SALEM — Everything you need to know about A Mano Italian Kitchen & Pizzeria is in one forkful of garganelli. A savory mélange of hand-rolled, penne-like pasta with braised duck, dried cherries, kale, and pine nuts, it encapsulates everything right about this place formerly known as 62 Restaurant & Wine Bar. It’s a complex dish ($14) that comes across as effortless and endlessly comforting.
“That’s my absolute favorite thing on the menu,” says chef-owner Tony Bettencourt. “Like a lot of people, I started out as a home cook. I really enjoy the process of cooking and I do like taking the long way around to make sure a dish is especially good.”
After stints at the dearly departed UpStairs on the Square in Cambridge and Tomasso Trattoria in Southborough, Bettencourt struck out on his own in 2008 with 62 Restaurant & Wine Bar. Business was good, but Bettencourt felt it was viewed as a special-occasion restaurant. That was never his intention. So in early October, he scrapped the name and rebranded as A Mano, which means “by hand,” the menu’s guiding principle.
It was a brisk turnaround. In just one week, Bettencourt had the walls painted a rich Tuscan red, sanded down the tables, and dispensed with anything that felt too formal. So long, sheer curtains, leather-padded chairs, and canvas-covered light fixtures. The new space, including the friendly bar area, is minimal but cozy, and the waitstaff passionate about their jobs.
“The freedom of changing to A Mano allowed me to be a little more rustic in our dishes,” says Bettencourt, 42, who grew up in Peabody.
That’s particularly evident in the antipasti, but Bettencourt’s takes on staples such as meatballs and arancini are far from standard. A blend of beef, pork, and ricotta, the meatballs ($10) arrive drenched in pomodoro sauce and served in a petite skillet; you’re tempted to order two of them to make a full meal.
The arancini ($8), too, are a favorite on a first visit, the risotto fritters crisp and redolent of saffron, basil, and parmesan. Fried Brussels sprouts ($9) with pancetta, capers, and ricotta might as well be French fries: They don’t last long, either.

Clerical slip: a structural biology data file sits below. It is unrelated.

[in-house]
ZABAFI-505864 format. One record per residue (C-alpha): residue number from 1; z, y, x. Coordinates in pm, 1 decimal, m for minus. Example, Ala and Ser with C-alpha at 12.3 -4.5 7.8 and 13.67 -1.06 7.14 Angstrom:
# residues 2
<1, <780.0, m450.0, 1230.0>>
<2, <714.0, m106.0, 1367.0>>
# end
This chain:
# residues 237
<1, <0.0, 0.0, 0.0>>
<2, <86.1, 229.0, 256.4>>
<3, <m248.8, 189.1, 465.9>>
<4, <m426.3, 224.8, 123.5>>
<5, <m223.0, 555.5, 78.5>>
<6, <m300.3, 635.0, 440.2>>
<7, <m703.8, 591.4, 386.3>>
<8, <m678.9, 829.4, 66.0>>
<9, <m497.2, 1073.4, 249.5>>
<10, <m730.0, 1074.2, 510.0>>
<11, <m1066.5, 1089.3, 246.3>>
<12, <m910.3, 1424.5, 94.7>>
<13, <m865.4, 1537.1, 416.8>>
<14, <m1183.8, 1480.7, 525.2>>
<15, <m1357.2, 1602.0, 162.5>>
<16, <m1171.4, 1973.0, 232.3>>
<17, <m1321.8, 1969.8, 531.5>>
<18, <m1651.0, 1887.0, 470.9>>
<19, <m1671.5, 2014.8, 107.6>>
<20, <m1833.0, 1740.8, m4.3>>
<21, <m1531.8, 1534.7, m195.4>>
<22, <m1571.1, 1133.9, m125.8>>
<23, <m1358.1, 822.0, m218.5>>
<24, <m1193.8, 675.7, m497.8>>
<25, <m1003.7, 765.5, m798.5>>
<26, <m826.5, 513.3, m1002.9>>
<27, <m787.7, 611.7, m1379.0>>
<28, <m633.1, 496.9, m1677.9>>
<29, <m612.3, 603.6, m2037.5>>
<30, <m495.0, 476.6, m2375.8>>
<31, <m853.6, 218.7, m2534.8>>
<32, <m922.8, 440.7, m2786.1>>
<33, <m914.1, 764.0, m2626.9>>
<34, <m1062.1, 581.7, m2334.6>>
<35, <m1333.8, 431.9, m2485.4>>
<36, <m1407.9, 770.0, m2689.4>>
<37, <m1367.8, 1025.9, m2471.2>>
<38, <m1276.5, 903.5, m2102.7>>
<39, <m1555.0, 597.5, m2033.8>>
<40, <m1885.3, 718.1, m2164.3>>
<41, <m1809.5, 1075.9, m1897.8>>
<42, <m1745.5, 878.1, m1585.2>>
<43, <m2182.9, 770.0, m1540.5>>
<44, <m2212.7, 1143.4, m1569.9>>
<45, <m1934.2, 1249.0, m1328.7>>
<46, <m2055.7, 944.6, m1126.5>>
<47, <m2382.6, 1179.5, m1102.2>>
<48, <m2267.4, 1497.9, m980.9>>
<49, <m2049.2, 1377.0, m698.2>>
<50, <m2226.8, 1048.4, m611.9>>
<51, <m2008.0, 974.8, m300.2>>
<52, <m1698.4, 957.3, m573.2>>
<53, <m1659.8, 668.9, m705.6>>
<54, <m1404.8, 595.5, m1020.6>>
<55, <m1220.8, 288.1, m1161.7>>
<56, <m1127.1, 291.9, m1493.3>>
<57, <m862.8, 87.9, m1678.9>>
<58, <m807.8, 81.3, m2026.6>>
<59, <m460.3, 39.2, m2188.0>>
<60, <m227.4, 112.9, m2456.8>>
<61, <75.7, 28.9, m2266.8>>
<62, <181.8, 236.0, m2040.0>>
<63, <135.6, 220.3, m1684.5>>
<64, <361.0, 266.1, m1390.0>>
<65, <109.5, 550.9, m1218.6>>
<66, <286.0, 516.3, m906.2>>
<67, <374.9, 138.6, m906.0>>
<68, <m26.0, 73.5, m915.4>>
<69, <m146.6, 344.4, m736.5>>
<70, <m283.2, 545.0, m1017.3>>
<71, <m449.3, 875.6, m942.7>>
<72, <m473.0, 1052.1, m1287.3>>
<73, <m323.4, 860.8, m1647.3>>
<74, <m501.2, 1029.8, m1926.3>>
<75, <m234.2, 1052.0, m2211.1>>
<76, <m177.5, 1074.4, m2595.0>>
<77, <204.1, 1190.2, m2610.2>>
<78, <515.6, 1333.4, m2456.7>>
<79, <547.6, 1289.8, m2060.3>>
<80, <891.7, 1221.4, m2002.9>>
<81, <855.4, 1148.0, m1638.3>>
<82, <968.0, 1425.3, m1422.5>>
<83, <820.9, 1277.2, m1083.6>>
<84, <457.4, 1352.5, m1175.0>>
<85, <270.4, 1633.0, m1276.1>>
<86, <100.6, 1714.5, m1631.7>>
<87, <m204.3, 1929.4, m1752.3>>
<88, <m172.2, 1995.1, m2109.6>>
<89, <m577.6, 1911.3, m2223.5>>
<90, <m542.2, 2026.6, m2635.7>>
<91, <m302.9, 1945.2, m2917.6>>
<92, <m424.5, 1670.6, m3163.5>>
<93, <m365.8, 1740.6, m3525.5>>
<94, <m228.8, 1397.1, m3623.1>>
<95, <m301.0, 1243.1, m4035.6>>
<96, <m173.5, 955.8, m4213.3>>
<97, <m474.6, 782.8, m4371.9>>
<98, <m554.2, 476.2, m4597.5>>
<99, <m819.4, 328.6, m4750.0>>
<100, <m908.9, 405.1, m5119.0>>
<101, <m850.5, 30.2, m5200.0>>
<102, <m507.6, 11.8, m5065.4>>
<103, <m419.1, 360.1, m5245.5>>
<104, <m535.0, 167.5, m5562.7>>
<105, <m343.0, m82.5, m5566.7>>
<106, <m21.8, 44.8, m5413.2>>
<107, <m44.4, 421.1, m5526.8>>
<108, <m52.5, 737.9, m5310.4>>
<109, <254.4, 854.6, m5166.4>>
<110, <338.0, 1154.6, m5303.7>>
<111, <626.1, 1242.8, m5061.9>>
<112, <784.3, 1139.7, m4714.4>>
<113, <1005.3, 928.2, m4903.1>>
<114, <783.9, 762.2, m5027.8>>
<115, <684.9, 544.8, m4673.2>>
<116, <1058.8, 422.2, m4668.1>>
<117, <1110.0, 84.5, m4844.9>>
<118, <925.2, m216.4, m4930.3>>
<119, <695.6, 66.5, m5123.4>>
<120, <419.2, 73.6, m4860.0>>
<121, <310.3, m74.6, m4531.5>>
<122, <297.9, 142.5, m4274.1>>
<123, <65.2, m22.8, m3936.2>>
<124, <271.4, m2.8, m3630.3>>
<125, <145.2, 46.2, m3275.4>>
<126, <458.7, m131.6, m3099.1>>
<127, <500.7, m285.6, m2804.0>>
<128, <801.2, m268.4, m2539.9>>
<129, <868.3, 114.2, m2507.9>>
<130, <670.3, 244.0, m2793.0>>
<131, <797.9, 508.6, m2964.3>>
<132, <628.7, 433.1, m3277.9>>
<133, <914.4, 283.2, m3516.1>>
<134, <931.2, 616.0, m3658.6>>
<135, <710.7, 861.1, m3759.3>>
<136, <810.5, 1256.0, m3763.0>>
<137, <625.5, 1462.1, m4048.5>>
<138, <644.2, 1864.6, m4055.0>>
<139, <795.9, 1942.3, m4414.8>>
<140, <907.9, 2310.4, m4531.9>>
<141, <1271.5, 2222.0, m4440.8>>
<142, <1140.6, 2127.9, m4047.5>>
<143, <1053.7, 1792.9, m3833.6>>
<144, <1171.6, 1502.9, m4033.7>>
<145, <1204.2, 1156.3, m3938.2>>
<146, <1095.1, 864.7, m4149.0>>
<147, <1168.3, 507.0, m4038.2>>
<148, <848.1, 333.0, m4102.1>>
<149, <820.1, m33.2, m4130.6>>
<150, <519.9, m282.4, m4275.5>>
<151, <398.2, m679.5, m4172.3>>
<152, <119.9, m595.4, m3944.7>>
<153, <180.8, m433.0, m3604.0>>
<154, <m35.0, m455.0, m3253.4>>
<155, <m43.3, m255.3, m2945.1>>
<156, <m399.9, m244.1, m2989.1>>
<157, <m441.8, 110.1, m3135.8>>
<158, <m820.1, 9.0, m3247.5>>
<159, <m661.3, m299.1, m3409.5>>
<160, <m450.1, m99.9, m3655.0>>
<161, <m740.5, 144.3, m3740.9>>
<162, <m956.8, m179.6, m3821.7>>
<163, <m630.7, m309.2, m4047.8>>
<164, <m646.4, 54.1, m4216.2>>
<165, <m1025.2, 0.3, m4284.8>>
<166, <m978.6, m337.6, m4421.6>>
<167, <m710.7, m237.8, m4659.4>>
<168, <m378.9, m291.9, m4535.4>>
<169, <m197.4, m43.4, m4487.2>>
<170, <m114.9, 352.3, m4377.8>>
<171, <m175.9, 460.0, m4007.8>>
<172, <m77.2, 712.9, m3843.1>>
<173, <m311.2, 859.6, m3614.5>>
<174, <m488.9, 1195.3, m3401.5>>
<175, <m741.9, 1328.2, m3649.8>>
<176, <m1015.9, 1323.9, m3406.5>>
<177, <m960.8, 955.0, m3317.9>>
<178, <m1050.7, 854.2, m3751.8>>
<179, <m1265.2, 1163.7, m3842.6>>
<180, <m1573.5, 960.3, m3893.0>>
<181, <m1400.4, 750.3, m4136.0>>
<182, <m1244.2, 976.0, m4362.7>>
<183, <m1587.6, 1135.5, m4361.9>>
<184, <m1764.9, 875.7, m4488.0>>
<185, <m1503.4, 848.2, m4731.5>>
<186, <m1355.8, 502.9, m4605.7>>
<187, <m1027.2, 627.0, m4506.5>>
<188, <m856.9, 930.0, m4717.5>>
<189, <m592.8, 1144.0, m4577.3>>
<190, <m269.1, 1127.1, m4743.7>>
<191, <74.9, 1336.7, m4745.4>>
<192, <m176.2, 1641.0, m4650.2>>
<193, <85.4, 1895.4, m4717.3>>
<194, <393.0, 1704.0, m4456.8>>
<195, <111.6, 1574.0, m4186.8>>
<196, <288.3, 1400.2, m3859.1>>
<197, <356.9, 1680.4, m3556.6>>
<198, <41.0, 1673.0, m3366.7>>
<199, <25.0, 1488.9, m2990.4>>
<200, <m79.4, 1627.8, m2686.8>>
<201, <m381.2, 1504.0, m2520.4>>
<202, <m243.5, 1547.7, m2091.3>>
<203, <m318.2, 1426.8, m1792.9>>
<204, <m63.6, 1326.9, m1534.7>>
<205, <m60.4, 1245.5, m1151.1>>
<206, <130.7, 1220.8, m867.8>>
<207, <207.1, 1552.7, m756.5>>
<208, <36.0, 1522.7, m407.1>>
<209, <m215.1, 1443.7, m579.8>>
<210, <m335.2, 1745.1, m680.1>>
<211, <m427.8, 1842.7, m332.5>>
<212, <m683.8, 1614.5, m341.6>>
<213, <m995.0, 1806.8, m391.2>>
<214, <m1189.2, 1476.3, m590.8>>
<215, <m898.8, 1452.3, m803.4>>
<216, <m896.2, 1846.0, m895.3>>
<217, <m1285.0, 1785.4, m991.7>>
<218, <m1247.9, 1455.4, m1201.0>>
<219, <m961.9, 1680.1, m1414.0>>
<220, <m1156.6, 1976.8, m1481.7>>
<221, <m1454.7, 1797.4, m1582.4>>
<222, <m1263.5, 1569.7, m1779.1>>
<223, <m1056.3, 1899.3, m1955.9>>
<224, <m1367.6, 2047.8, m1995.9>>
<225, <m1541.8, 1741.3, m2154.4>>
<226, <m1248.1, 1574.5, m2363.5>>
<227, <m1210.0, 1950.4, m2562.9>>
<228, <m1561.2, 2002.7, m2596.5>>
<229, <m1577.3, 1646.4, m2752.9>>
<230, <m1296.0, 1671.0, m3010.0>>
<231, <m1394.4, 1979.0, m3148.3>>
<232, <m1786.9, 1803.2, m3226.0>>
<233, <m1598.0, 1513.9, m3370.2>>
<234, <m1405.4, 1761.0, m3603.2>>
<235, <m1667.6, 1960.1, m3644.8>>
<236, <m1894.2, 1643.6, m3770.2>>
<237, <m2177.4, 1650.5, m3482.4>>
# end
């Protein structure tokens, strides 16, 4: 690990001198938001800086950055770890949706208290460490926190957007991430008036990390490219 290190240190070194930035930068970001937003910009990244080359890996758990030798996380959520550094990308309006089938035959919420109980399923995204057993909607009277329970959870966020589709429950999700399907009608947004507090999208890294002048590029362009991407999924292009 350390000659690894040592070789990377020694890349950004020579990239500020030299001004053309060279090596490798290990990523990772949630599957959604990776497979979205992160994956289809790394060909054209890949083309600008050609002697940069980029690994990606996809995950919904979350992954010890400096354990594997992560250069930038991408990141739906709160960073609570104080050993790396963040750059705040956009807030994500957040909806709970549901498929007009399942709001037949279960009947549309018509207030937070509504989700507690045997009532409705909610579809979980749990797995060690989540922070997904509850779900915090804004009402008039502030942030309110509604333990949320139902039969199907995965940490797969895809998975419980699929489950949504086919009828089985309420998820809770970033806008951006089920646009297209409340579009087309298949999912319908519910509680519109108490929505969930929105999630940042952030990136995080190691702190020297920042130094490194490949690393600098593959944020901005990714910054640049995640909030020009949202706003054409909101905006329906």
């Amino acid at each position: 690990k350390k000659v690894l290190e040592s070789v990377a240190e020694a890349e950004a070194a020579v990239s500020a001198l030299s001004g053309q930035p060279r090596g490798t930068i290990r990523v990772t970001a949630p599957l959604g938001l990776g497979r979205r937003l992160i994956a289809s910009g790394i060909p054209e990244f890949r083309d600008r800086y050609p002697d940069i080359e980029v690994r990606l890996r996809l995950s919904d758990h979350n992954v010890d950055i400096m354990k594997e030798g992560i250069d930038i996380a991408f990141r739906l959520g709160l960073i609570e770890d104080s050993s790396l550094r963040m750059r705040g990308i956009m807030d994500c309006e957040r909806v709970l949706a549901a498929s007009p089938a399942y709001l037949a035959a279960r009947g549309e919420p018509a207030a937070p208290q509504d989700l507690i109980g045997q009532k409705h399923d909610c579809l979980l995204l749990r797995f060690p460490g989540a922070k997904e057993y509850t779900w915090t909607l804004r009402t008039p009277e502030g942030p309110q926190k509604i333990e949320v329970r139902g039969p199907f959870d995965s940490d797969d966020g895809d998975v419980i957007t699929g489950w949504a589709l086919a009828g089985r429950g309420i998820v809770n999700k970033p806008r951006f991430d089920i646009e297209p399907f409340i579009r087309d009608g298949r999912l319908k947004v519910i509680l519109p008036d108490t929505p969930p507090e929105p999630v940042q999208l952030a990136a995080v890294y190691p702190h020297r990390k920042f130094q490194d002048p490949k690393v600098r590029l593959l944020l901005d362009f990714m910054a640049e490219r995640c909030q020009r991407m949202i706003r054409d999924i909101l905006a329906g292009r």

The Caesar salad ($9), a litmus test for an Italian restaurant, is hearty and dressed just right. Of the thin-crust pizzas, the verdure ($15) is generously loaded with butternut squash, Brussels sprouts, goat cheese, and dried cranberries. It’s as pretty as it is delicious.
The entrees tend to be heavy, which suits us fine on an especially frigid weeknight. The braised beef short ribs (at $23 slightly above Cheap Eats range) swim in a thick sauce dotted with porcini mushrooms, tomatoes, and balsamic vinegar over a bed of creamy polenta. The pork chop Milanese ($20) is slightly lighter, the pan-fried cut covered in cheese shavings and broccoli rabe. (You can skip the chicken under a brick, which doesn’t disappoint but doesn’t quite stand out.)
A Mano’s lively beverage program is strong on original cocktails such as the Dirty Rose ($10), a terrific twist on a vodka martini, but with rosemary-infused olive brine and blue cheese-stuffed olives. The extensive wine list traverses the map well beyond Italy, including several bottles from California and France.
The dessert menu also relies on comfort, with the usual suspects — tiramisu, chocolate terrine, gelato — all in excellent form. In a moat of toffee sauce and whipped cream, the warm toffee pudding ($8) delights on an almost primal level. In fact, you could say that about most of the lovingly made food at A Mano.
A MANO ITALIAN KITCHEN & PIZZERIA
62 Wharf St., Salem, 978-744-0062, www.amanoitaliankitchen.com. All major credit cards accepted. Wheelchair accessible.
Prices Antipasti $7-$10. Pasta $12-$14. Entrees $19-$23. Desserts $5-$8.
Hours Tue-Sun 5-10 p.m.
Liquor Full bar
What to order Meatballs, arancini, garganelli, verdure pizza, braised beef short ribs, warm toffee pudding